Headache FAQs


FAQ: Headache Management

1. What Causes Headaches?

A wide range of items can trigger headaches. Diet, lifestyle, sleep patterns, even family history can all play a role in the root cause of headaches. For example, for every five people that experience migraines, four of these sufferers have a hereditary history of migraine attacks.

2. Can Headaches Be Prevented?

Yes, the frequency of debilitating headaches can be reduced using a variety of methods. Identifying what was ingested, or what activity you were involved in prior to a headache can help in diagnosing your potential triggers. Learning how to manage stress can also greatly reduce the frequency of chronic headaches. Regular exercise, proper diet and sleep patterns have also been known to limit headache outbreaks.

3. What Are Rebound Headaches?

Rebound headaches are the common term given to headaches that seemed to be easily treated with over the counter pain medications, but have evolved into more chronic pain with these remedies producing no relief. Common culprits leading to rebound headaches include Acetaminophen, aspirin, prescribed narcotic pain killers, sleeping pills, caffeinated medication, to name just a few.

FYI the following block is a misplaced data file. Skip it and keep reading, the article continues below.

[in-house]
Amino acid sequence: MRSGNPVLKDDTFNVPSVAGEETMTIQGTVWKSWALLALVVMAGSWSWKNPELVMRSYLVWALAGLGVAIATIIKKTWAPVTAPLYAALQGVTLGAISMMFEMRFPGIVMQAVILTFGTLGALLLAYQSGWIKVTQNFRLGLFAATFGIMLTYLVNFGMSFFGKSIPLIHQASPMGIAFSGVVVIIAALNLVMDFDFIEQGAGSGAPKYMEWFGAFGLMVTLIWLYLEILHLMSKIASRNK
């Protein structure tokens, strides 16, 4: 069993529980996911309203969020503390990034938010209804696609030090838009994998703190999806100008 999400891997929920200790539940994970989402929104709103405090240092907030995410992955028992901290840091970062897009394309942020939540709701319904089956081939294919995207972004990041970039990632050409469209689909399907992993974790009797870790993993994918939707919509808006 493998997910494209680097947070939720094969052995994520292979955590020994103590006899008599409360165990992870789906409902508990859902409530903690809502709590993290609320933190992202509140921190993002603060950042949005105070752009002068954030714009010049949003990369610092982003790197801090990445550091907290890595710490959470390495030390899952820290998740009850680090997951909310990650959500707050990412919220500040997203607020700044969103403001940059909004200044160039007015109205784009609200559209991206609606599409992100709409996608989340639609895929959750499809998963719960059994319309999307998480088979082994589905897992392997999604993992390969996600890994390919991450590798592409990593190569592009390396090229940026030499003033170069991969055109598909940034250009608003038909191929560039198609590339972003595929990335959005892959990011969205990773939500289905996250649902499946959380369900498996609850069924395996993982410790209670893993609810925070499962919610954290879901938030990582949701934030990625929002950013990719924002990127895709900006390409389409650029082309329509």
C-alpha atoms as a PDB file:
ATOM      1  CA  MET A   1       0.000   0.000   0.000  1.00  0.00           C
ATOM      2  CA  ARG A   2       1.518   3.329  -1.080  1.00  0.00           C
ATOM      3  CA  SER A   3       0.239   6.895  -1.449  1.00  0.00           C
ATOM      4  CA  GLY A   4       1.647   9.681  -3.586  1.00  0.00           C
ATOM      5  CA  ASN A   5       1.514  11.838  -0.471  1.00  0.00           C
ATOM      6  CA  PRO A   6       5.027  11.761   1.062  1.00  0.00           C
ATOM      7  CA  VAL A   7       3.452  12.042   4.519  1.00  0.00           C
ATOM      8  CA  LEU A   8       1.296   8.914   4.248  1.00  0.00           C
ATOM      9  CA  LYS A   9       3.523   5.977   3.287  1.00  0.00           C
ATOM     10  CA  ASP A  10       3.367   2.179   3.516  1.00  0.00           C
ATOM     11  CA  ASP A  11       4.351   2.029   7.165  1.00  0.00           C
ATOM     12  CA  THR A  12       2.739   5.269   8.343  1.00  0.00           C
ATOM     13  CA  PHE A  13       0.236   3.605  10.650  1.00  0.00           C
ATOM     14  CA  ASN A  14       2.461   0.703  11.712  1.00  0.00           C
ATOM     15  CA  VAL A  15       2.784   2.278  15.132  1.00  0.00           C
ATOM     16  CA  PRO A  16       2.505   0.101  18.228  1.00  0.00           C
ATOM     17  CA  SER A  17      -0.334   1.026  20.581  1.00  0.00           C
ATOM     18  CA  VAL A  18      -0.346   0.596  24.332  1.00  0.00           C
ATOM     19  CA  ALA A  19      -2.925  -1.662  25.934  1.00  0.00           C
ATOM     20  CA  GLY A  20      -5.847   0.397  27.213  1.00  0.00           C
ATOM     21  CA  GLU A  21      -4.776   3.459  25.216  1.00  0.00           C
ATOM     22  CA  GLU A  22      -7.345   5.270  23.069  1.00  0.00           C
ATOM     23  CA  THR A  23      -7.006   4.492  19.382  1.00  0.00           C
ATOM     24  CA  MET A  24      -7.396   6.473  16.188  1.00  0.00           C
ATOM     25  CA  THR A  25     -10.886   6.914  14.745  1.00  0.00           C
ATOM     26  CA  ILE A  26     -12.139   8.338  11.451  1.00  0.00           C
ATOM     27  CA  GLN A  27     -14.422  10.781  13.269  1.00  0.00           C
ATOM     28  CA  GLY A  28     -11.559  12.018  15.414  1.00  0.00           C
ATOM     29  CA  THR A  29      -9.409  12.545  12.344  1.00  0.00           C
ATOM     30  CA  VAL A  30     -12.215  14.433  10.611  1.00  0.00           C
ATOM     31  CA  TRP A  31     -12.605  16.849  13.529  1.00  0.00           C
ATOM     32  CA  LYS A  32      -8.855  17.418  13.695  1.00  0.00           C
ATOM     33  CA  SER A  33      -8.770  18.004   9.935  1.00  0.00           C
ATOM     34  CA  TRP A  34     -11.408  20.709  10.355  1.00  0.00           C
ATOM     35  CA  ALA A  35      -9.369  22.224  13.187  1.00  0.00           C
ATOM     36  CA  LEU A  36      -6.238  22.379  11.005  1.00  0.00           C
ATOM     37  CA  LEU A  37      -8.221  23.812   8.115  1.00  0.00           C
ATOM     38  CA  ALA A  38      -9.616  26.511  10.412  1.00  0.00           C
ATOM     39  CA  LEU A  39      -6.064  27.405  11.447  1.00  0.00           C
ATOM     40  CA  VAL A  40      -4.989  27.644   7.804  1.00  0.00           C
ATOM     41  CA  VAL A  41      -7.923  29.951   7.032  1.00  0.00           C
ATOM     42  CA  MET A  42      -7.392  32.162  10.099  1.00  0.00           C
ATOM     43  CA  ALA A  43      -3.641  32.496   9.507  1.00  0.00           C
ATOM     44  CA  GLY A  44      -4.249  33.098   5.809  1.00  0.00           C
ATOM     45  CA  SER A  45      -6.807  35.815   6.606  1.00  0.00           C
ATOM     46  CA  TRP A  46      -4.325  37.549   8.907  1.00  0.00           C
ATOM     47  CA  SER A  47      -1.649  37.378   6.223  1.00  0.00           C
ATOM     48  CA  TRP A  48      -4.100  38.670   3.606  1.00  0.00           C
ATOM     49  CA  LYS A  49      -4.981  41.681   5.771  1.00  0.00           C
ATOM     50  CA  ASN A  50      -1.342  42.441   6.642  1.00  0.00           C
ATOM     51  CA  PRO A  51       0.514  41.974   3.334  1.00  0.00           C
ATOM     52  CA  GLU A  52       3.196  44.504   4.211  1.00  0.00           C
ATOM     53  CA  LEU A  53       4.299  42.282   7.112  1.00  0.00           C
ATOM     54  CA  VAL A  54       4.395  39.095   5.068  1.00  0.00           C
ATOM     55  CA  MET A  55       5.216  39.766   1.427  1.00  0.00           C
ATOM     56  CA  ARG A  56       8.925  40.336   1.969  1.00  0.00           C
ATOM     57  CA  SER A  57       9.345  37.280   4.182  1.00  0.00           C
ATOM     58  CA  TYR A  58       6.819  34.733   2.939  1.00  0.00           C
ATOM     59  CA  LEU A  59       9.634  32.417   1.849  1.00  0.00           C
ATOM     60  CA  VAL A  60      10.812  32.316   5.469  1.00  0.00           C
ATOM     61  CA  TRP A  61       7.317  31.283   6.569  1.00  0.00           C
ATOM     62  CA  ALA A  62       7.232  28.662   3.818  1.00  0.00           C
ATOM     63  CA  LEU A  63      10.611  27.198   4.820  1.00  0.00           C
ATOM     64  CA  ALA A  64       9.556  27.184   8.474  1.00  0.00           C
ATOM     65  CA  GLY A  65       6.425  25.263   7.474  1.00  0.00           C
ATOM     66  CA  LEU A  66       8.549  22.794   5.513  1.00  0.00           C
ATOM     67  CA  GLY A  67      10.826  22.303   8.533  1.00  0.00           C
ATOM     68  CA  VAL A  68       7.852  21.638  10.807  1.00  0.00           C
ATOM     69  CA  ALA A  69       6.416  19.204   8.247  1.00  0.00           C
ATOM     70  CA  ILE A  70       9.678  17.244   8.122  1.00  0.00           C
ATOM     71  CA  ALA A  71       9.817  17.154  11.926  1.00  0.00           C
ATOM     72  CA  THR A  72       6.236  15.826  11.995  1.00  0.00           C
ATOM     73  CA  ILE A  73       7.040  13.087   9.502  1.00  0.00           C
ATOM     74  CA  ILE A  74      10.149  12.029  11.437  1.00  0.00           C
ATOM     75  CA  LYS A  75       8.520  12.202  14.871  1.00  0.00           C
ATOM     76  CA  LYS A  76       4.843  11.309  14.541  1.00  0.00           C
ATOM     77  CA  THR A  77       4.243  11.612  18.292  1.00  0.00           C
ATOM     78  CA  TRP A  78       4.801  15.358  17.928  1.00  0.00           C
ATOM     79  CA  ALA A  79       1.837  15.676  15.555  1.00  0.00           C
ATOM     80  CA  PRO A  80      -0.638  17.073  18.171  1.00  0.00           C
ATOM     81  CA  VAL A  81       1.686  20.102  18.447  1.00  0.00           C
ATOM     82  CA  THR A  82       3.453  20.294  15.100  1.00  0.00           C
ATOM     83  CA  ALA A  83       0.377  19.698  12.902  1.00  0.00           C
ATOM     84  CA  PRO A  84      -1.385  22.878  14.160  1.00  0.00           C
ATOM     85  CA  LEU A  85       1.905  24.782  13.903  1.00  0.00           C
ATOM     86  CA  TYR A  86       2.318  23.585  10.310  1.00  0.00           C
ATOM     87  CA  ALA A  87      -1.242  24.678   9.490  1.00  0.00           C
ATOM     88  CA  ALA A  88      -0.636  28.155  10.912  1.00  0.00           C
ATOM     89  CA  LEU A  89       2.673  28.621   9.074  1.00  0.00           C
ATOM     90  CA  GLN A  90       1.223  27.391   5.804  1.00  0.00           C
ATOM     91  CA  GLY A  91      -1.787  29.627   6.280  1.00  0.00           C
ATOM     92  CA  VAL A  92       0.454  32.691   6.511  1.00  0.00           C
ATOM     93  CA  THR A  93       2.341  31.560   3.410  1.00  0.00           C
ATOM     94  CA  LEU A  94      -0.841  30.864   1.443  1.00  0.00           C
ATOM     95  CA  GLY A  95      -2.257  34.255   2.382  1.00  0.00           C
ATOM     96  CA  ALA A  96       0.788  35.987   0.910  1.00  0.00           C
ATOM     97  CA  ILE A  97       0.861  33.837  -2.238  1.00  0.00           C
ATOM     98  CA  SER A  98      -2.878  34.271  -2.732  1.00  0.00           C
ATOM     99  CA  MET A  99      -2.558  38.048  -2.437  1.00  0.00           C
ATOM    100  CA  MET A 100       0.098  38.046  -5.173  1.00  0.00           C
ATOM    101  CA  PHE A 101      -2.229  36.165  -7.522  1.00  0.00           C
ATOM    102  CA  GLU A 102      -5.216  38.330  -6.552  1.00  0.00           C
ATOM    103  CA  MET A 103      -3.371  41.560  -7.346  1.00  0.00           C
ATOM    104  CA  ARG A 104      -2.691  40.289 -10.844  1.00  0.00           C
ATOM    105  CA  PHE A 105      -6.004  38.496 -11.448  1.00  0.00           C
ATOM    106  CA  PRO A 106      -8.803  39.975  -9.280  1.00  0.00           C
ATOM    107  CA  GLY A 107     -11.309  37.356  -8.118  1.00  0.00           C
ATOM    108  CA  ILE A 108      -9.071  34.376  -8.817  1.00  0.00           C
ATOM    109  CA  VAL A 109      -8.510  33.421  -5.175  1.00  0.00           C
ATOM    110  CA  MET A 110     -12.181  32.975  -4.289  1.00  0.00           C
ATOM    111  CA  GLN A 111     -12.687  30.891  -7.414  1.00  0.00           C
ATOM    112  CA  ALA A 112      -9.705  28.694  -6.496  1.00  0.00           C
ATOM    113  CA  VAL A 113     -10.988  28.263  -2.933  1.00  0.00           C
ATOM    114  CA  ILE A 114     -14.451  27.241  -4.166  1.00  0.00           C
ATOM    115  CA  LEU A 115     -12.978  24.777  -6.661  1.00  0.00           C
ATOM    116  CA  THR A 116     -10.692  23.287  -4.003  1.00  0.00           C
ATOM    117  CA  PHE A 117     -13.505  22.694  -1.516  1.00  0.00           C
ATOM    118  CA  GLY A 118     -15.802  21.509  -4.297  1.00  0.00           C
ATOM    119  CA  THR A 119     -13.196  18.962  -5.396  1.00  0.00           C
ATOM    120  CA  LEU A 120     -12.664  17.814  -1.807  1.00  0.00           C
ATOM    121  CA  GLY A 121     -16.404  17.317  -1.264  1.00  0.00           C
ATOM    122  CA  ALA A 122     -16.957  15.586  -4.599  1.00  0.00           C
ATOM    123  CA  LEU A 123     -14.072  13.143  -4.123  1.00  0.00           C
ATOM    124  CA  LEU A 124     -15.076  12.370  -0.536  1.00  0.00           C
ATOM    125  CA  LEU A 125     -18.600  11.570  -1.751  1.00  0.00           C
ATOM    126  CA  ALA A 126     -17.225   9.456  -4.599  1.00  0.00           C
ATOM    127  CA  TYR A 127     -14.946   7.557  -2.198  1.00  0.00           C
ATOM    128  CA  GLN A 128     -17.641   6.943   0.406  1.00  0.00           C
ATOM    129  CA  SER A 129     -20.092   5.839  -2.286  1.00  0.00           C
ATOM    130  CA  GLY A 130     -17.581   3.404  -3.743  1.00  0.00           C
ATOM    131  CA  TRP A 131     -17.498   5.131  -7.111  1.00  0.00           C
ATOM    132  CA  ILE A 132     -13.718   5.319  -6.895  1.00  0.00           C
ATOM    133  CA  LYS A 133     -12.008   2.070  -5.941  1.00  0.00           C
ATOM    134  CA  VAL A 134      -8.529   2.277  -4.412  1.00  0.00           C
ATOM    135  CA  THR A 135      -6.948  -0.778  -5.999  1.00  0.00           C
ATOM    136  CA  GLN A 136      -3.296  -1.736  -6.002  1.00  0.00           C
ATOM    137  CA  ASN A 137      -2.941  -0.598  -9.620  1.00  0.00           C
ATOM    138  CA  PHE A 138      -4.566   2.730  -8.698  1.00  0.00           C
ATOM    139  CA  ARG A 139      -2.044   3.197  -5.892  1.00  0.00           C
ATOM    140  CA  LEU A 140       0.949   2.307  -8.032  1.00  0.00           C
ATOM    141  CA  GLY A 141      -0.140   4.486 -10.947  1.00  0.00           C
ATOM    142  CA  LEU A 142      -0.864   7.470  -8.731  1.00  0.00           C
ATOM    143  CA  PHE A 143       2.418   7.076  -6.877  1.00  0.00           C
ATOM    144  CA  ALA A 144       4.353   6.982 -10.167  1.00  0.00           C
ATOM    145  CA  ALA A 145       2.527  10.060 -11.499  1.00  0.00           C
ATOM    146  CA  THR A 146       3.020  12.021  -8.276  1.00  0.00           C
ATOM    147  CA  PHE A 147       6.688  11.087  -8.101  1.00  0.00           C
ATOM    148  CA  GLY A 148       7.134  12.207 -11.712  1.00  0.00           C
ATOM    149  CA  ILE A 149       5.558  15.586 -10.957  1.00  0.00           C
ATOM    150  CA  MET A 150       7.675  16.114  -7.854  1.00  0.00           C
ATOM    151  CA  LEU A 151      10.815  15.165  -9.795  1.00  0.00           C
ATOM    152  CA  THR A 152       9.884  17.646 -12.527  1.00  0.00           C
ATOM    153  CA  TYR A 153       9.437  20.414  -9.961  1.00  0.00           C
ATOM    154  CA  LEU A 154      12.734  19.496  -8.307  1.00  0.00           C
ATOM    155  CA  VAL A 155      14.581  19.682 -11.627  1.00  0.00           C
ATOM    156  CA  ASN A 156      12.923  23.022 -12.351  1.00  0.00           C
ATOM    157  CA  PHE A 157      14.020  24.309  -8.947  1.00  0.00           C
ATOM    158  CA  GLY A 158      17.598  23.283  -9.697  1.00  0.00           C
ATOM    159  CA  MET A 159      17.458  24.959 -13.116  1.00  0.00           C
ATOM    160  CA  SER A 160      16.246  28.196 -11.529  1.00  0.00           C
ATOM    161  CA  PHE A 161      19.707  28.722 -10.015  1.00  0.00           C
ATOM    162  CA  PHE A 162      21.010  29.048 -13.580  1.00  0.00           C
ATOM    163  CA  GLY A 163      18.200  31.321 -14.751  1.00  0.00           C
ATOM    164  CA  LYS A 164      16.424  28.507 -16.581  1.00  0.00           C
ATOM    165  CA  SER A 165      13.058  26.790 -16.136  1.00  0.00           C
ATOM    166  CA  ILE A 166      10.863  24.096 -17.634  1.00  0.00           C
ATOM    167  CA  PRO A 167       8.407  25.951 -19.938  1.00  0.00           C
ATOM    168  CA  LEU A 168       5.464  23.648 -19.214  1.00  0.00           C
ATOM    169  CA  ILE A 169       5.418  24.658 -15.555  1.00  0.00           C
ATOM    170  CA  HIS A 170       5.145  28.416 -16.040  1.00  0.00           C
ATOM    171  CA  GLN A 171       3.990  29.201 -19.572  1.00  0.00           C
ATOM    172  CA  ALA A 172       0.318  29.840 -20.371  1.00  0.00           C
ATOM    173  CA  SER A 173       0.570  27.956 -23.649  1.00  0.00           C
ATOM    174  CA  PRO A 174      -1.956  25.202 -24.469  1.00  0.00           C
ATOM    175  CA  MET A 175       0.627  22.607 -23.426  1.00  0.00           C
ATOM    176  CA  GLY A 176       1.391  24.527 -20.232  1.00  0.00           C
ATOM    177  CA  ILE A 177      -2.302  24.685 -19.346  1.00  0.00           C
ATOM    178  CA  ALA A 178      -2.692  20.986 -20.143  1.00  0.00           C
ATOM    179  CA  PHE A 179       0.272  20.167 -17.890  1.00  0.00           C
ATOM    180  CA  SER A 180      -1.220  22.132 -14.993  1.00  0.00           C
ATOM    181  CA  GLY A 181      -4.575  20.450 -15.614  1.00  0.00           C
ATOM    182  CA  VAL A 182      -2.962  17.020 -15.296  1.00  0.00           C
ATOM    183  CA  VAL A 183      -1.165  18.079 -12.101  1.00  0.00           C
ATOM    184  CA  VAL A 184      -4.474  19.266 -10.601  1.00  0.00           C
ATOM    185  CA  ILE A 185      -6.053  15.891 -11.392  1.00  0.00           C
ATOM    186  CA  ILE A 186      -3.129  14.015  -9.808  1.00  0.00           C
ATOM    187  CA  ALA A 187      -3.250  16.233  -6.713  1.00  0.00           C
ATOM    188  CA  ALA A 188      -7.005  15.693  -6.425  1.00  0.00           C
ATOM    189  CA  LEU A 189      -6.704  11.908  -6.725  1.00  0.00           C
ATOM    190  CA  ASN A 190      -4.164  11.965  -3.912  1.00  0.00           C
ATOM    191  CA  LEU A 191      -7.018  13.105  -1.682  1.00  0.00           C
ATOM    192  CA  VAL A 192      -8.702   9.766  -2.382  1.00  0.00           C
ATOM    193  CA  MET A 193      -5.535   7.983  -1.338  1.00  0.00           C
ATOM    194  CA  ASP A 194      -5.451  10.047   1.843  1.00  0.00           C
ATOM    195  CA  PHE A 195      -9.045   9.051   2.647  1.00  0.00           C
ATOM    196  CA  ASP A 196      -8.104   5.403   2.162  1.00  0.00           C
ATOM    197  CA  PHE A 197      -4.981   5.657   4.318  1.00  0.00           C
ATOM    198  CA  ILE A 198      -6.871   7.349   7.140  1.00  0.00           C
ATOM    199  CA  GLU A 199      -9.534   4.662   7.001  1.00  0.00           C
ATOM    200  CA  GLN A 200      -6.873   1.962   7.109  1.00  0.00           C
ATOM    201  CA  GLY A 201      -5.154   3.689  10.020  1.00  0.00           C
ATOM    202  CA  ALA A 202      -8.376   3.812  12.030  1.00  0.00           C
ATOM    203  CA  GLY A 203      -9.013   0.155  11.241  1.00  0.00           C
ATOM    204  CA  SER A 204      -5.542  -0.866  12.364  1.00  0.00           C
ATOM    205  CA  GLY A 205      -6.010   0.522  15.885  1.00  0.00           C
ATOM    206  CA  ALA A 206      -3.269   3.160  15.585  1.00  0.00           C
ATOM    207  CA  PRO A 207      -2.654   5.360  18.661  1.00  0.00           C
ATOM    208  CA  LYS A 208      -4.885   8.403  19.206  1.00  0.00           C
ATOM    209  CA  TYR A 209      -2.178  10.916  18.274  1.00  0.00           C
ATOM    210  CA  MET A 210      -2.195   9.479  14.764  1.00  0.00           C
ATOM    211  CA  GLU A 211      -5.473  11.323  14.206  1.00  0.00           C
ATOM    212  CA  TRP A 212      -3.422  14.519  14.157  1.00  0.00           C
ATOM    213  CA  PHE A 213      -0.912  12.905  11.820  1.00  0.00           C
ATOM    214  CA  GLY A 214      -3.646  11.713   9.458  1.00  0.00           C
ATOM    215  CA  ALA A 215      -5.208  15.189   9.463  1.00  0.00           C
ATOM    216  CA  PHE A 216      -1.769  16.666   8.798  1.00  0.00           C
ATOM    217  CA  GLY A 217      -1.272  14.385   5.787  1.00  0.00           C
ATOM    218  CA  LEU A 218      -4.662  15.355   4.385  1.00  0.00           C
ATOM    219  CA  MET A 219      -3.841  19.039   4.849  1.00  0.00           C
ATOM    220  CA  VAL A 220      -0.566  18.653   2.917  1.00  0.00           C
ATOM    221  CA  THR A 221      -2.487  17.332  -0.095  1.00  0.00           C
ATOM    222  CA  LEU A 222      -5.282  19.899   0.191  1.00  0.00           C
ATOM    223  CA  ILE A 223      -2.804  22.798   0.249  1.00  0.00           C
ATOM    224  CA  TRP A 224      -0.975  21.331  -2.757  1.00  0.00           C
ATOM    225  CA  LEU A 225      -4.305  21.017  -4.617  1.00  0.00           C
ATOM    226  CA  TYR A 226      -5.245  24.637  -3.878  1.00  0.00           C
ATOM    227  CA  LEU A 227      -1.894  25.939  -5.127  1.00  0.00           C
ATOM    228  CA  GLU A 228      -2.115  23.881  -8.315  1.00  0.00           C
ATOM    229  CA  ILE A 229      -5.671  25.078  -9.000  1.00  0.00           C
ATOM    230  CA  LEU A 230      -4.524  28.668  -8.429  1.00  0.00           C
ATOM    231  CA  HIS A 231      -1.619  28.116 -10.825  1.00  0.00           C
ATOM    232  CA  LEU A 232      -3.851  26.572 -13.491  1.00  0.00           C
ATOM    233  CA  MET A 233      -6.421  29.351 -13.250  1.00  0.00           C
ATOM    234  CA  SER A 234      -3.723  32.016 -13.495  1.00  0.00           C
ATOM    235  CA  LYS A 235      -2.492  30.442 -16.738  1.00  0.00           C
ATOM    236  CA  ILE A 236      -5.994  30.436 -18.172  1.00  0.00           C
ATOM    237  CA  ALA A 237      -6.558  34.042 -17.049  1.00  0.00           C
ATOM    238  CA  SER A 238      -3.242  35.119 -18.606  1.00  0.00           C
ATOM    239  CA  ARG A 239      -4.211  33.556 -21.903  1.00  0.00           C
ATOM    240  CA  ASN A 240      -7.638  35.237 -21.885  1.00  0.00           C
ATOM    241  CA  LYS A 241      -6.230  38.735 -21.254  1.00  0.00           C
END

4. Are Allergies Related To Headaches?

Although not the root cause of headaches, allergies can result in sinus congestion which will often lead to headache pain. Allergy medication is not intended to relieve headaches.

5. Can Certain Foods Bring On Headaches?

Yes, eating and drinking specific foods can result in headaches. Everyone has a different tolerance and chemical makeup, however some of the most studied foods that have been reported to trigger headaches include:

  • Alcohol
  • Preservatives
  • Hard Breathing
  • Chocolate
  • Cold Foods
  • Processed meats
  • Ice Cream
  • Caffeine
  • Certain cheeses
  • MSG
  • Bananas

6. How Can I Get Rid Of My Headaches?

SPG Block is a nasal spray treatment intended to offer immediate relief to even the most severe headaches. This minimally invasive technique acts quickly to block the group of nerves that signals pain in the specific area.


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